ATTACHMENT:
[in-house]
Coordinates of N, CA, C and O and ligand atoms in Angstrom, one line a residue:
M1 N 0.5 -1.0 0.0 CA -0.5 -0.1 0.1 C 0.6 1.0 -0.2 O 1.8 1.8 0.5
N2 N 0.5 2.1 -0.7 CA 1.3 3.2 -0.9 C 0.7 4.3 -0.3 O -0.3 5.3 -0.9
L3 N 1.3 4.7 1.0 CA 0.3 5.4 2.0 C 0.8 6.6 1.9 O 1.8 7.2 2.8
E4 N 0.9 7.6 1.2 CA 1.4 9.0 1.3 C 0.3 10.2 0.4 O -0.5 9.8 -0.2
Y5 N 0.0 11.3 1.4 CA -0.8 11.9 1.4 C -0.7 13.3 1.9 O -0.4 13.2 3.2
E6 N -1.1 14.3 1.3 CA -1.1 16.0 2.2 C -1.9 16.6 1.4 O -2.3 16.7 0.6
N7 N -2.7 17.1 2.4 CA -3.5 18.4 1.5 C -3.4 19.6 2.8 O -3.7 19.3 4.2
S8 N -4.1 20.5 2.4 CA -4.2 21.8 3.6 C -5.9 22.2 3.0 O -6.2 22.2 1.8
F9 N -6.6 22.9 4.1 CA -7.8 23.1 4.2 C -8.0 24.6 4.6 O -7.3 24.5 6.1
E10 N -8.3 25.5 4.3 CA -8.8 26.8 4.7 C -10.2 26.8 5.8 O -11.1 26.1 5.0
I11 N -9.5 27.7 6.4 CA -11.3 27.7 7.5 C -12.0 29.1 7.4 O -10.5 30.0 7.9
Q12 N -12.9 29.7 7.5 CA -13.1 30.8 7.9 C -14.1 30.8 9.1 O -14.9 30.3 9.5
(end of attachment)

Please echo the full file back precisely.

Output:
[in-house]
Coordinates of N, CA, C and O and ligand atoms in Angstrom, one line a residue:
M1 N 0.5 -1.0 0.0 CA -0.5 -0.1 0.1 C 0.6 1.0 -0.2 O 1.8 1.8 0.5
N2 N 0.5 2.1 -0.7 CA 1.3 3.2 -0.9 C 0.7 4.3 -0.3 O -0.3 5.3 -0.9
L3 N 1.3 4.7 1.0 CA 0.3 5.4 2.0 C 0.8 6.6 1.9 O 1.8 7.2 2.8
E4 N 0.9 7.6 1.2 CA 1.4 9.0 1.3 C 0.3 10.2 0.4 O -0.5 9.8 -0.2
Y5 N 0.0 11.3 1.4 CA -0.8 11.9 1.4 C -0.7 13.3 1.9 O -0.4 13.2 3.2
E6 N -1.1 14.3 1.3 CA -1.1 16.0 2.2 C -1.9 16.6 1.4 O -2.3 16.7 0.6
N7 N -2.7 17.1 2.4 CA -3.5 18.4 1.5 C -3.4 19.6 2.8 O -3.7 19.3 4.2
S8 N -4.1 20.5 2.4 CA -4.2 21.8 3.6 C -5.9 22.2 3.0 O -6.2 22.2 1.8
F9 N -6.6 22.9 4.1 CA -7.8 23.1 4.2 C -8.0 24.6 4.6 O -7.3 24.5 6.1
E10 N -8.3 25.5 4.3 CA -8.8 26.8 4.7 C -10.2 26.8 5.8 O -11.1 26.1 5.0
I11 N -9.5 27.7 6.4 CA -11.3 27.7 7.5 C -12.0 29.1 7.4 O -10.5 30.0 7.9
Q12 N -12.9 29.7 7.5 CA -13.1 30.8 7.9 C -14.1 30.8 9.1 O -14.9 30.3 9.5